All the Pauses

The human being is a cautious animal. In times of danger, we make sure the coast is clear before climbing down from our primeval tree. The hesitance in our actions stems also from being social creatures. Most people think before they speak, taking into account the mood or importance of the person speaking to them, among other considerations.

Given this basic instinct, it is not surprising that many writers fill their novels with pauses. Phrases like “for a moment,” “for a few minutes” (an extremely long time, by the way), or “he hesitated” occur frequently, and why should they not? A good novel is filled with unexpected events, and a lead character has to react to the surprise in a believable fashion. I have edited novels in which people hesitate multiple times within the same conversation.

For all of its realism, though, a novel can become weighted down by the repetition of this device. It falls in the same category of too often used words such as stare, turn, and yell. One of the tasks in writing is keeping vocabulary fresh, and the synonyms for “hesitate” are fairly limited. Many of them are colloquialisms that may not be appropriate for your characters. You won’t find much ground to plow there, in other words.

The best way to avoid overuse is to raise your purview above physical actions. Hesitation is a concrete manifestation of silence through time. So, how can you suspend time in a way that is not physical?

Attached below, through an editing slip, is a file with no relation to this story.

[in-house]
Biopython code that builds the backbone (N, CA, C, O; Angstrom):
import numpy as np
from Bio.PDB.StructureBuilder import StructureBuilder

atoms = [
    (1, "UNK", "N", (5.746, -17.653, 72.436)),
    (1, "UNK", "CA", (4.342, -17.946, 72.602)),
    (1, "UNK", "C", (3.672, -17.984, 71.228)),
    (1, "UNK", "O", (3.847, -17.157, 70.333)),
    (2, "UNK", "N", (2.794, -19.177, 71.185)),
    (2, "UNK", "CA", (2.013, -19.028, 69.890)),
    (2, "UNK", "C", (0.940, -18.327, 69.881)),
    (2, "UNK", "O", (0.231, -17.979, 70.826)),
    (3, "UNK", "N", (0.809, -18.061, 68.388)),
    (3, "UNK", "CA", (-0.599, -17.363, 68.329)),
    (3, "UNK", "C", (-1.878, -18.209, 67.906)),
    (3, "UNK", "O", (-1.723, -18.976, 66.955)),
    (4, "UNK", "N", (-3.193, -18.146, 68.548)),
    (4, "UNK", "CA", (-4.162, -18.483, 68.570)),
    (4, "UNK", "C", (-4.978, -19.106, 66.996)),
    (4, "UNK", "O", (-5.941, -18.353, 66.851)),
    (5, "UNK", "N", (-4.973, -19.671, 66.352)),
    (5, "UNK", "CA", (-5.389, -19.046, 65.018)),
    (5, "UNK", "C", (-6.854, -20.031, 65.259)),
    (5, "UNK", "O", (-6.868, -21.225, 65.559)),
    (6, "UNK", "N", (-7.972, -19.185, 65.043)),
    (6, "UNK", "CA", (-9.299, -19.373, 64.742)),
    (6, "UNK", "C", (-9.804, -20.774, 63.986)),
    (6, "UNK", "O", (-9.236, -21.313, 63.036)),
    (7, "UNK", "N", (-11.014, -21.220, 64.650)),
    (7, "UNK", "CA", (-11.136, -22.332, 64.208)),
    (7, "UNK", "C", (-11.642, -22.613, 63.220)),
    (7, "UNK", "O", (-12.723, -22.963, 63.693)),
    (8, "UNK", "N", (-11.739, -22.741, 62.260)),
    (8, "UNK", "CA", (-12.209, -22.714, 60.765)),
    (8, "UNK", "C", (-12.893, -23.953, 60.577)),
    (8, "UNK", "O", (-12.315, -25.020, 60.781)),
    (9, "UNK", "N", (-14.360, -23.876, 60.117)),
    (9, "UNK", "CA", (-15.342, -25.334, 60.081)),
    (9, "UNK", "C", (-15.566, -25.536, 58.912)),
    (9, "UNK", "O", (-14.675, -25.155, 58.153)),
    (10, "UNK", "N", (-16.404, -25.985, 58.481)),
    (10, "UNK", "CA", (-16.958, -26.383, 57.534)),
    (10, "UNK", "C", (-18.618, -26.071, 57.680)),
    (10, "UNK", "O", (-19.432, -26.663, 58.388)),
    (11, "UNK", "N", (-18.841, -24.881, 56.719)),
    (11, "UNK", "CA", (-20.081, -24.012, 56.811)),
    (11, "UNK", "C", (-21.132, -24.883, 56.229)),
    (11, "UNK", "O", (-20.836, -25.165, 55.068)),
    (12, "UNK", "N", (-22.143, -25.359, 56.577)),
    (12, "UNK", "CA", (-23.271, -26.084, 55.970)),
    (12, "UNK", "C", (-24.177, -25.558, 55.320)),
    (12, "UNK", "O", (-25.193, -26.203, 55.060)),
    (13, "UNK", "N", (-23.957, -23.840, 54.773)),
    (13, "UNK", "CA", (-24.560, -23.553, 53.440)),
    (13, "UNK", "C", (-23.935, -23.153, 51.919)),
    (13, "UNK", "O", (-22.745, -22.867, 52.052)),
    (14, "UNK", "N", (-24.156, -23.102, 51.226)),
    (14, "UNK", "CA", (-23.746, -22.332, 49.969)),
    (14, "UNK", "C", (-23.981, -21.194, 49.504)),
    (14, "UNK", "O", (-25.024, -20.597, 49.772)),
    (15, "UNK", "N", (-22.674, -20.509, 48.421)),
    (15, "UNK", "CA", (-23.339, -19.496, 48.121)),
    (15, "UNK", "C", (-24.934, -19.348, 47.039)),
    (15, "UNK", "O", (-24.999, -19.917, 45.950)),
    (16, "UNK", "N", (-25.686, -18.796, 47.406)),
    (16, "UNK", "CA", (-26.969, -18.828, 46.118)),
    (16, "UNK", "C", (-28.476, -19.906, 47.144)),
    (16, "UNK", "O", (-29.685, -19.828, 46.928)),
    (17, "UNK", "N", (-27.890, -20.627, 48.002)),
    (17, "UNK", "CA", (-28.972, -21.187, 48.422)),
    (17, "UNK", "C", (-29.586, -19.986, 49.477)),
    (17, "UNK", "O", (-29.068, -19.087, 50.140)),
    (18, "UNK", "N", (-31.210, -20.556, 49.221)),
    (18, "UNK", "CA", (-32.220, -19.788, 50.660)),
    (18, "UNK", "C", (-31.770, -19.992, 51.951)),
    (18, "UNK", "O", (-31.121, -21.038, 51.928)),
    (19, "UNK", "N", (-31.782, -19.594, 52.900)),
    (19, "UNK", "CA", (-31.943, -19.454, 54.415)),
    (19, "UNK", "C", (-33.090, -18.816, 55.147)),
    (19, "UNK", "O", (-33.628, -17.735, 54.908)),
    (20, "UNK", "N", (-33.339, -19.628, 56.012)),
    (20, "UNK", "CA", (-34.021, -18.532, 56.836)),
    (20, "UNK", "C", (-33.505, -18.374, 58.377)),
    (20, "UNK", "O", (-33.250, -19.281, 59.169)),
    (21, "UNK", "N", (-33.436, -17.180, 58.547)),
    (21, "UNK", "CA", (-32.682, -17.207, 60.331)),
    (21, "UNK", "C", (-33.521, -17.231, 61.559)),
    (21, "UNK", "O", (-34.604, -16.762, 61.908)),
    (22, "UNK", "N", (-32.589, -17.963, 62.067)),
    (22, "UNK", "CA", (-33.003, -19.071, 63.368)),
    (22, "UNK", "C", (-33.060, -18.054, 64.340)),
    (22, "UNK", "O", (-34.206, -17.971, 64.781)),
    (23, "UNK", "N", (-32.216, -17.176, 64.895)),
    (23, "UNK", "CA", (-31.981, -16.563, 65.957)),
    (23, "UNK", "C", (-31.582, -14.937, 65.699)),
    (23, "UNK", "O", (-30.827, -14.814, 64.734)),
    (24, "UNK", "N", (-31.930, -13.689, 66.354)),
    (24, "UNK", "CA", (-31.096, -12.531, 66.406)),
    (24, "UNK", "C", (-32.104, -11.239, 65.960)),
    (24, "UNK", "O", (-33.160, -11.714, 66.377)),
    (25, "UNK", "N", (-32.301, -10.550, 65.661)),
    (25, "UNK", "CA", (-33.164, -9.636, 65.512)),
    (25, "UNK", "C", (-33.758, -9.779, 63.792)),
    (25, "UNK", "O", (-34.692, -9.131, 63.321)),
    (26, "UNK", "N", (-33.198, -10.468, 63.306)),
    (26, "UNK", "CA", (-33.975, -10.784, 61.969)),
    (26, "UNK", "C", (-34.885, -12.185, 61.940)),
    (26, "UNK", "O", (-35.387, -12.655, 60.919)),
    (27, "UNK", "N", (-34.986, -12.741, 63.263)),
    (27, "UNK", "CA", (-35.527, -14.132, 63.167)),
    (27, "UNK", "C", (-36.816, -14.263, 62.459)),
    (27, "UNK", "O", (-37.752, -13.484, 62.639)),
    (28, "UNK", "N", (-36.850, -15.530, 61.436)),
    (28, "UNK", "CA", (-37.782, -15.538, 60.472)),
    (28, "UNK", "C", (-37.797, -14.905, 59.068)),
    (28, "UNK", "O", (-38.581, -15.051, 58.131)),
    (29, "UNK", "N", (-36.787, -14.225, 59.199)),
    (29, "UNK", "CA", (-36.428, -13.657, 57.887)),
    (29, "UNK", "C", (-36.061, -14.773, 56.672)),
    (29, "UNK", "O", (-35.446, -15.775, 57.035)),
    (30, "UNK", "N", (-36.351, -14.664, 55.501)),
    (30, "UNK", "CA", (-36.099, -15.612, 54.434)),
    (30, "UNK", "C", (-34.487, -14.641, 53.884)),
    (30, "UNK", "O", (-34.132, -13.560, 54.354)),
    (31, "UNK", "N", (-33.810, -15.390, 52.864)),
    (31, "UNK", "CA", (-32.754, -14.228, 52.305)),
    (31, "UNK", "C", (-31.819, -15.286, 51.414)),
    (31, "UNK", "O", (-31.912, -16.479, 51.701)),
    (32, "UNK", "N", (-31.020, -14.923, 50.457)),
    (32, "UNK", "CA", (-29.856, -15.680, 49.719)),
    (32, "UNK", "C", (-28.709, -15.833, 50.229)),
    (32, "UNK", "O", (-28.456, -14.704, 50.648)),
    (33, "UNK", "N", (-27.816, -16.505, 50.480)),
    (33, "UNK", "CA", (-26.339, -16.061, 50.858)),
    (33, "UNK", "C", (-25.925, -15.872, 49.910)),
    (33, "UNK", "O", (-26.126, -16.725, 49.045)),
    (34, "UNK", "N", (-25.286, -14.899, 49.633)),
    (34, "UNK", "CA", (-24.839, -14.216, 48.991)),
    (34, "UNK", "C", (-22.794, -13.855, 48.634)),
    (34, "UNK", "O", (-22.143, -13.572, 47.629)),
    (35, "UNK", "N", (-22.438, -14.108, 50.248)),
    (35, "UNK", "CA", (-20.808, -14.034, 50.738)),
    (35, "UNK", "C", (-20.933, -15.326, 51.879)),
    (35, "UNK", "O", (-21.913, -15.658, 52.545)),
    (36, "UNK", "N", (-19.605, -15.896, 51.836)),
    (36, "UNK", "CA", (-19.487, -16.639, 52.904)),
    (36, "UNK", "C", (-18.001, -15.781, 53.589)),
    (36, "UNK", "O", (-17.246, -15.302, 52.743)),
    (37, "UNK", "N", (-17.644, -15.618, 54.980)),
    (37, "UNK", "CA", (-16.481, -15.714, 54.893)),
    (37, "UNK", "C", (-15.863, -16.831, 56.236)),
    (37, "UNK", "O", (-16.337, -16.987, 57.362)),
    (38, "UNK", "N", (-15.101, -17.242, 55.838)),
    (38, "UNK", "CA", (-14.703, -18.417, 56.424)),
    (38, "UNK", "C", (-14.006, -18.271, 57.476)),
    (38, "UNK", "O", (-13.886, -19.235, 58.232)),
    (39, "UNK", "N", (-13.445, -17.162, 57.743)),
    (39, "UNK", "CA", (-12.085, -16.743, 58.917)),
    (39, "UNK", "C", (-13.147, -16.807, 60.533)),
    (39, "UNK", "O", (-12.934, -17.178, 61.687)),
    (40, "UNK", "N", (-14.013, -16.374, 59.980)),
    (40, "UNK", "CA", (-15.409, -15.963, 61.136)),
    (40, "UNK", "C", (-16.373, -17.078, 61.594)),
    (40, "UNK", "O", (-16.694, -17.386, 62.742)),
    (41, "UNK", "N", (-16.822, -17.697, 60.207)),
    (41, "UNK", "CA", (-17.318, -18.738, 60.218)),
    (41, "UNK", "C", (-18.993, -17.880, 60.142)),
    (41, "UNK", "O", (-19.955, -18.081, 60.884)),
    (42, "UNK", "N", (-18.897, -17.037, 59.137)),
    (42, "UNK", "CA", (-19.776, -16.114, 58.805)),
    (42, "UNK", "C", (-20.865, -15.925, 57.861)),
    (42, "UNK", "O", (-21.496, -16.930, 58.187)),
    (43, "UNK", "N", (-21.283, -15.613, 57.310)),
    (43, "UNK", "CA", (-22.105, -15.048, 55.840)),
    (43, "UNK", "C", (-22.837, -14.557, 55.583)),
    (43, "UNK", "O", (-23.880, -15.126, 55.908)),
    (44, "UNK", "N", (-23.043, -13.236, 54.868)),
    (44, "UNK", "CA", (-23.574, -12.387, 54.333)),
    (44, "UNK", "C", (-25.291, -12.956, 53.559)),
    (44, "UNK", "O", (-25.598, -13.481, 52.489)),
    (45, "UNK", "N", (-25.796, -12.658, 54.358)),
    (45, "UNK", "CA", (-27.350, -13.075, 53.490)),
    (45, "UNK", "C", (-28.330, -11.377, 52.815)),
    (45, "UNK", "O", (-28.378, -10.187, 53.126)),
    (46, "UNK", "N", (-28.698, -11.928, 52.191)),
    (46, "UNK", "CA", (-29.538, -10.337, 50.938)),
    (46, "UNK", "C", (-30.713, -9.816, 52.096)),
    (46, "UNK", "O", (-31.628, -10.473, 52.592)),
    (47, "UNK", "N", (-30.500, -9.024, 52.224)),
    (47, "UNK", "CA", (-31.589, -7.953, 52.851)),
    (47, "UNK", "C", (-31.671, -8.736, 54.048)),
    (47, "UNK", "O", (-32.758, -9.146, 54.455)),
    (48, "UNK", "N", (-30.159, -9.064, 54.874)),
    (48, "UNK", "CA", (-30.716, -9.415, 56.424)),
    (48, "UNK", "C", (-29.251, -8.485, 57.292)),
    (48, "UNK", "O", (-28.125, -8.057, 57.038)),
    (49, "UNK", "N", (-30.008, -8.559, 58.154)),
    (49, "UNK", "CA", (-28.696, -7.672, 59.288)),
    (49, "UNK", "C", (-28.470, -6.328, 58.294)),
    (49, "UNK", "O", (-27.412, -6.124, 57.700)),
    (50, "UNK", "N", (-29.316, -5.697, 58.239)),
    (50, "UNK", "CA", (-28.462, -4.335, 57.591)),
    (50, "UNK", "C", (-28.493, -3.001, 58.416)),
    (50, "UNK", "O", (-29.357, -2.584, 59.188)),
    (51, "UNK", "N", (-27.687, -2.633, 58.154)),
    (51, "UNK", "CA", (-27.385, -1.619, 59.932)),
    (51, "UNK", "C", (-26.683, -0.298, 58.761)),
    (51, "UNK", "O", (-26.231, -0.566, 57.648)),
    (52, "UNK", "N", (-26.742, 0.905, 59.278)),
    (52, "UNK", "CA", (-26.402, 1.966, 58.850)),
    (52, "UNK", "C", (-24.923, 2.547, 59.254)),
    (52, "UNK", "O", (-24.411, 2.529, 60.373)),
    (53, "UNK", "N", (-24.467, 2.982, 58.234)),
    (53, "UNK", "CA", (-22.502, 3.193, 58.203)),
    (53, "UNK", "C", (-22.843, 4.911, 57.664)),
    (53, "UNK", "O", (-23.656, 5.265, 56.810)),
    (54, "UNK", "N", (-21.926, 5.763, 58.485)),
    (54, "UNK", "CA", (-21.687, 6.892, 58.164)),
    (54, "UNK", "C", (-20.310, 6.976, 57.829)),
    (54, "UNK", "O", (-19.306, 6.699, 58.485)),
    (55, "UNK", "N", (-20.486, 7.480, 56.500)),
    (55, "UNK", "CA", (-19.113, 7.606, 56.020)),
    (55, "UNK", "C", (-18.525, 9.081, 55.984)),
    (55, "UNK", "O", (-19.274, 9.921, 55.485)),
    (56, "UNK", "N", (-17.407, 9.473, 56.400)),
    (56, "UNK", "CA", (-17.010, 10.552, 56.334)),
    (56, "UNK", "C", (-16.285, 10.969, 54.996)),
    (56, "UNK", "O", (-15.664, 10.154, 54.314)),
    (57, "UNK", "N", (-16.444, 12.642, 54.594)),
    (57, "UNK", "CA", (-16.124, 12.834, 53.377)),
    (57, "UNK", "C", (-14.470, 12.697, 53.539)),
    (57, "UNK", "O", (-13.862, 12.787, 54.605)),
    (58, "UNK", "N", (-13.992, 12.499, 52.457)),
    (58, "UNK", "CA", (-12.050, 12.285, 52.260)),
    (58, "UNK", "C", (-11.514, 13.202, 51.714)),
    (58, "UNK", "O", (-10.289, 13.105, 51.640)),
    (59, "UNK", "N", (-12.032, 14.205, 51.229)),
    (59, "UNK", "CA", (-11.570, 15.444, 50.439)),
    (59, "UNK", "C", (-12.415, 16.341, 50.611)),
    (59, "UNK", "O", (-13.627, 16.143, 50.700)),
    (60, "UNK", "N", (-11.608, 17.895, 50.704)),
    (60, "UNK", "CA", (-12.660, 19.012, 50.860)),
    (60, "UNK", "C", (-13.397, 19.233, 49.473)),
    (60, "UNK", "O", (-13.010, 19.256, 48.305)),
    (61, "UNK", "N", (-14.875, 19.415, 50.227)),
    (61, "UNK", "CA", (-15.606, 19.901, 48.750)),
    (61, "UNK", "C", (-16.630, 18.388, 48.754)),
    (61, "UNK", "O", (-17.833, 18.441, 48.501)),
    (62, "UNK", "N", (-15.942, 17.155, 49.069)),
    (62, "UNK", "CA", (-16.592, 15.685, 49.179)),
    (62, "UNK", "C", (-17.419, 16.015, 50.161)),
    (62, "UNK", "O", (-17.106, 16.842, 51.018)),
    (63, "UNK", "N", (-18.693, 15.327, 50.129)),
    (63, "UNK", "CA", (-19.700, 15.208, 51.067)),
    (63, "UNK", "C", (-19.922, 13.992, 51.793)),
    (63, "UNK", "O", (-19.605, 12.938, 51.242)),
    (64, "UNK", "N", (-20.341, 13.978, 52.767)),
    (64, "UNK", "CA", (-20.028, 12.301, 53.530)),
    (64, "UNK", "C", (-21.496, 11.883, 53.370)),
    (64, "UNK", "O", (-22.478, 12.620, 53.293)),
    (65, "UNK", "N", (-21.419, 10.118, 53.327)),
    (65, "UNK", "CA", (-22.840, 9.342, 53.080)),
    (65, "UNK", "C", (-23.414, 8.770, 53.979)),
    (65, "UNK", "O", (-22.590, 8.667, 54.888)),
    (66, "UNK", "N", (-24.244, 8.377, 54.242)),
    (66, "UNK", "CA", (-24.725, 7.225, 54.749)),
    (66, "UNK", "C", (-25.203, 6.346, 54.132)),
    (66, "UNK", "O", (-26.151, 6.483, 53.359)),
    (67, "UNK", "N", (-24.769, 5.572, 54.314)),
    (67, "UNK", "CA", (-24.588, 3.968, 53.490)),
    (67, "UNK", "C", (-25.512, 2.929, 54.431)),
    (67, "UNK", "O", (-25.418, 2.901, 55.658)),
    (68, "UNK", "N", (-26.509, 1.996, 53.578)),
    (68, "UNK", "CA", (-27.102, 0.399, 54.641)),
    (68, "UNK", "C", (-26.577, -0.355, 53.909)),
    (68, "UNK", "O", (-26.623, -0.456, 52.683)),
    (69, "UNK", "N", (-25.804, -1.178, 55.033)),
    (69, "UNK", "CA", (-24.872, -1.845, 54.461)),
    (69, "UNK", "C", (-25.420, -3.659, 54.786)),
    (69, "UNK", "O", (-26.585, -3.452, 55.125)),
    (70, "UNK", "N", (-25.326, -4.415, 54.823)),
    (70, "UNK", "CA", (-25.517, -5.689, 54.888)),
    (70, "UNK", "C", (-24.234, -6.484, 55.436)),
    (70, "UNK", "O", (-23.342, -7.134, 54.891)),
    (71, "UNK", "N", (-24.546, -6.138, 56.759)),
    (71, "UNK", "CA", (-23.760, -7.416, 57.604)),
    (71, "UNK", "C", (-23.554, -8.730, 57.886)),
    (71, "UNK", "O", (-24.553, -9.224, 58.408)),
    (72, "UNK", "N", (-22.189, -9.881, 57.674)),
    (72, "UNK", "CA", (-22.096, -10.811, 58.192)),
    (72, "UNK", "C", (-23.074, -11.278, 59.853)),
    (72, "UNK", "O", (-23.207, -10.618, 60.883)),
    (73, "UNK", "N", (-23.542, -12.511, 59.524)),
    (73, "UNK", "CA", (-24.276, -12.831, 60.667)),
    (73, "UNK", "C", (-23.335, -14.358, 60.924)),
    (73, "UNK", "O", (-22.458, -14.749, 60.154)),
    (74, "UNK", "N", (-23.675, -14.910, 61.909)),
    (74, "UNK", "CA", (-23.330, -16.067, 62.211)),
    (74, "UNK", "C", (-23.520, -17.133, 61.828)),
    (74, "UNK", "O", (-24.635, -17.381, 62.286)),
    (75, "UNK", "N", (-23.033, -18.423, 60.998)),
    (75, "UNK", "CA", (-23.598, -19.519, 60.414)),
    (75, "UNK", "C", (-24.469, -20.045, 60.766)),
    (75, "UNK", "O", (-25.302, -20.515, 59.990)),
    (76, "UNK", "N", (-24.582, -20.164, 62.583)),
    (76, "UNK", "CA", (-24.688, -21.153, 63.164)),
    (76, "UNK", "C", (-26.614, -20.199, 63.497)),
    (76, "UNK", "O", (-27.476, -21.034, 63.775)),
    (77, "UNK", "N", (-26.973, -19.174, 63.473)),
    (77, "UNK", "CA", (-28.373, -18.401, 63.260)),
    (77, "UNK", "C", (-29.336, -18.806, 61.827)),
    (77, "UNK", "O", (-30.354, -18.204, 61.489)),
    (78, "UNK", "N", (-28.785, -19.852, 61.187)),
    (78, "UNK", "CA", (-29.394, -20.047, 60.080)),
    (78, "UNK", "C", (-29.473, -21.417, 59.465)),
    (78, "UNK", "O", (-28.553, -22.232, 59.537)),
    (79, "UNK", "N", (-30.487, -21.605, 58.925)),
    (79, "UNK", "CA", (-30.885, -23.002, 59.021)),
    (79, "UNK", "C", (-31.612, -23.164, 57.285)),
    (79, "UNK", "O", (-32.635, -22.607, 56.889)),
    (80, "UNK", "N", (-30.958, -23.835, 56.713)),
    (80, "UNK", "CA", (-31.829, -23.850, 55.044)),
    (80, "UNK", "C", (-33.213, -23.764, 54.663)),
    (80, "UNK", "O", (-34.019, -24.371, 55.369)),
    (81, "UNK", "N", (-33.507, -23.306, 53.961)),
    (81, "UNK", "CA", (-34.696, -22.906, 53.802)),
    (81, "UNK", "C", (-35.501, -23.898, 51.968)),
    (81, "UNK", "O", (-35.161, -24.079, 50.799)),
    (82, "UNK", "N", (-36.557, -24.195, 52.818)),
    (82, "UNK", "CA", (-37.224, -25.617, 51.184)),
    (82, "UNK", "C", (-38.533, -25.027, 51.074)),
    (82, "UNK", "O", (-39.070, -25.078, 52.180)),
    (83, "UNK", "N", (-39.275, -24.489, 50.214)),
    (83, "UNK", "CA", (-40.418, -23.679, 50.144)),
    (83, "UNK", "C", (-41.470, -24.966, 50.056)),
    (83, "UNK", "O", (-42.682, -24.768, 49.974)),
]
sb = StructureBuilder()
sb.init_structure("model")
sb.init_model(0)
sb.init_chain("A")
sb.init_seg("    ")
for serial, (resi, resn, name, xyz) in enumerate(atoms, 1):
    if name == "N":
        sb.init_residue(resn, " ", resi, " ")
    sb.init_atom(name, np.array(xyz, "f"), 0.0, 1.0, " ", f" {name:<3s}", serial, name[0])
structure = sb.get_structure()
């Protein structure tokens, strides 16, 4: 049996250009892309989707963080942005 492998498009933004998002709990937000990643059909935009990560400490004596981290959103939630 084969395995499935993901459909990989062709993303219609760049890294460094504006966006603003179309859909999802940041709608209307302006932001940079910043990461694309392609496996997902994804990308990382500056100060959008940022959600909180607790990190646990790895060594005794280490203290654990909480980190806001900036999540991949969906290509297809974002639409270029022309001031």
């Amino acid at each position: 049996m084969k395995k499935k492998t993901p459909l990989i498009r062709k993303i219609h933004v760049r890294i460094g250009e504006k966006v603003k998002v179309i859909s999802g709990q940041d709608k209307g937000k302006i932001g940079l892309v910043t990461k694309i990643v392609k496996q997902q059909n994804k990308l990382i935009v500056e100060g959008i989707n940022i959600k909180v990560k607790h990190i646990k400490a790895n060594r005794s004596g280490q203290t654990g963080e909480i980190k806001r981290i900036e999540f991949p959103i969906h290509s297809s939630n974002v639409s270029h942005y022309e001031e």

You can cover topics that take time to work through. A simple example is: “At first she wasn’t sure how to respond. Such an idea had never occurred to her.” There is the pause needed to couch what she says next. Once you enter the personal realm—note that these sentences describe a mental, not physical, state—you have opened the gate to entire acres of possibilities.

Let’s rephrase that example: “How dare he say something like that? To her, of all people.” Again, the sentences frame what she will say next. But notice that hesitation is no longer part of the equation at all. You don’t need it. If a character is confronted by a surprise, you tell the reader how she reacts to it. You’ve raised your game to another level entirely.

Exercise: Do a global search in your manuscript for the words “pause” and “hesitate.” Your goal is to eliminate two-thirds of them. When you find an instance, read the material just before and after it. What would that character most likely feel, given those circumstances? Then go one step further. Mull over the topic being raised. Could you relate the character’s feelings to what he experienced earlier in the novel about a similar topic?

“On the Plains of Hesitation bleach the bones of countless millions who, at the Dawn of Victory, sat down to wait, and waiting—died!”
—George W. Cecil

Copyright @ 2018, John Paine

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Copyright © 2012 John Paine. All rights reserved.